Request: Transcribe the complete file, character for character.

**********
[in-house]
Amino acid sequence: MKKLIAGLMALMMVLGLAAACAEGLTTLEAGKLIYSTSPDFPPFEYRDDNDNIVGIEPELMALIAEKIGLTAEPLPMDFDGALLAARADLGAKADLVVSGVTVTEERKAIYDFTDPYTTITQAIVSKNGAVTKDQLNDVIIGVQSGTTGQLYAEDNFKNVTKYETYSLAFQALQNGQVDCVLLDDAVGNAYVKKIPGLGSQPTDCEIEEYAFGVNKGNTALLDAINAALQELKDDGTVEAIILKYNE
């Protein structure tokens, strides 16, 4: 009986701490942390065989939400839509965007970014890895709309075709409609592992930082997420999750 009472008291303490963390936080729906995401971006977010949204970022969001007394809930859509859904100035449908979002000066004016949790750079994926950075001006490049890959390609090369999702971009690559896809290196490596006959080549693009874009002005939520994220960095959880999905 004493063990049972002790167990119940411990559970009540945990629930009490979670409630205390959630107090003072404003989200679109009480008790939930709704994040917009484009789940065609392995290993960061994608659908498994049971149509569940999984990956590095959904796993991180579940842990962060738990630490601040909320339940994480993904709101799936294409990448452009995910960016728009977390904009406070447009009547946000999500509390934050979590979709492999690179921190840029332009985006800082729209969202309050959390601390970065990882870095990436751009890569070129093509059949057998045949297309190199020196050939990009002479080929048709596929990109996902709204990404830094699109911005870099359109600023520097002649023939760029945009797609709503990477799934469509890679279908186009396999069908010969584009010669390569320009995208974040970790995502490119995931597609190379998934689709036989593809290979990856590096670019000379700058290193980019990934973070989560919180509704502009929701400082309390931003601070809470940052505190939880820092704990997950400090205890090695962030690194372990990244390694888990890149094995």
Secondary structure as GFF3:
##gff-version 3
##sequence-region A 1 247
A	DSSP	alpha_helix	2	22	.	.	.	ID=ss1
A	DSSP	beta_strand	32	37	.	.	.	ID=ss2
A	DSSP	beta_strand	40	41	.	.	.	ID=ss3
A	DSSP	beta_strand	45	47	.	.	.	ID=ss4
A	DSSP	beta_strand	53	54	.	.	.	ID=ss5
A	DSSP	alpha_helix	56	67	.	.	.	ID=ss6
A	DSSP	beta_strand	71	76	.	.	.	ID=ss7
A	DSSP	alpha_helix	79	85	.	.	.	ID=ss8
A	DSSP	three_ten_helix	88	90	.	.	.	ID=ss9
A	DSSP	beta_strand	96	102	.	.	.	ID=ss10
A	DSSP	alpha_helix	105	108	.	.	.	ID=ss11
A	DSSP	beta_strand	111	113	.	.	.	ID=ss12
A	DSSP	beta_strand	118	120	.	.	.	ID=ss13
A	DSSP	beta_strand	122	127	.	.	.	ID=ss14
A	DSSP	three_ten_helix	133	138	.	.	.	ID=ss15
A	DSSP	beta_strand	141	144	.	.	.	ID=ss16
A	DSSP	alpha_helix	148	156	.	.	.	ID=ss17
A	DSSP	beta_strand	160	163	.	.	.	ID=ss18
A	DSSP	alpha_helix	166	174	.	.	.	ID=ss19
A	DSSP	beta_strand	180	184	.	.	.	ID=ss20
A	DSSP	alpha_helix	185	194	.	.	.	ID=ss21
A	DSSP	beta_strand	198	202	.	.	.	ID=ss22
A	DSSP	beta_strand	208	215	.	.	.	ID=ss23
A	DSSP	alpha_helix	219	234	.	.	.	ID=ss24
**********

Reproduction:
[in-house]
Amino acid sequence: MKKLIAGLMALMMVLGLAAACAEGLTTLEAGKLIYSTSPDFPPFEYRDDNDNIVGIEPELMALIAEKIGLTAEPLPMDFDGALLAARADLGAKADLVVSGVTVTEERKAIYDFTDPYTTITQAIVSKNGAVTKDQLNDVIIGVQSGTTGQLYAEDNFKNVTKYETYSLAFQALQNGQVDCVLLDDAVGNAYVKKIPGLGSQPTDCEIEEYAFGVNKGNTALLDAINAALQELKDDGTVEAIILKYNE
């Protein structure tokens, strides 16, 4: 009986701490942390065989939400839509965007970014890895709309075709409609592992930082997420999750 009472008291303490963390936080729906995401971006977010949204970022969001007394809930859509859904100035449908979002000066004016949790750079994926950075001006490049890959390609090369999702971009690559896809290196490596006959080549693009874009002005939520994220960095959880999905 004493063990049972002790167990119940411990559970009540945990629930009490979670409630205390959630107090003072404003989200679109009480008790939930709704994040917009484009789940065609392995290993960061994608659908498994049971149509569940999984990956590095959904796993991180579940842990962060738990630490601040909320339940994480993904709101799936294409990448452009995910960016728009977390904009406070447009009547946000999500509390934050979590979709492999690179921190840029332009985006800082729209969202309050959390601390970065990882870095990436751009890569070129093509059949057998045949297309190199020196050939990009002479080929048709596929990109996902709204990404830094699109911005870099359109600023520097002649023939760029945009797609709503990477799934469509890679279908186009396999069908010969584009010669390569320009995208974040970790995502490119995931597609190379998934689709036989593809290979990856590096670019000379700058290193980019990934973070989560919180509704502009929701400082309390931003601070809470940052505190939880820092704990997950400090205890090695962030690194372990990244390694888990890149094995």
Secondary structure as GFF3:
##gff-version 3
##sequence-region A 1 247
A	DSSP	alpha_helix	2	22	.	.	.	ID=ss1
A	DSSP	beta_strand	32	37	.	.	.	ID=ss2
A	DSSP	beta_strand	40	41	.	.	.	ID=ss3
A	DSSP	beta_strand	45	47	.	.	.	ID=ss4
A	DSSP	beta_strand	53	54	.	.	.	ID=ss5
A	DSSP	alpha_helix	56	67	.	.	.	ID=ss6
A	DSSP	beta_strand	71	76	.	.	.	ID=ss7
A	DSSP	alpha_helix	79	85	.	.	.	ID=ss8
A	DSSP	three_ten_helix	88	90	.	.	.	ID=ss9
A	DSSP	beta_strand	96	102	.	.	.	ID=ss10
A	DSSP	alpha_helix	105	108	.	.	.	ID=ss11
A	DSSP	beta_strand	111	113	.	.	.	ID=ss12
A	DSSP	beta_strand	118	120	.	.	.	ID=ss13
A	DSSP	beta_strand	122	127	.	.	.	ID=ss14
A	DSSP	three_ten_helix	133	138	.	.	.	ID=ss15
A	DSSP	beta_strand	141	144	.	.	.	ID=ss16
A	DSSP	alpha_helix	148	156	.	.	.	ID=ss17
A	DSSP	beta_strand	160	163	.	.	.	ID=ss18
A	DSSP	alpha_helix	166	174	.	.	.	ID=ss19
A	DSSP	beta_strand	180	184	.	.	.	ID=ss20
A	DSSP	alpha_helix	185	194	.	.	.	ID=ss21
A	DSSP	beta_strand	198	202	.	.	.	ID=ss22
A	DSSP	beta_strand	208	215	.	.	.	ID=ss23
A	DSSP	alpha_helix	219	234	.	.	.	ID=ss24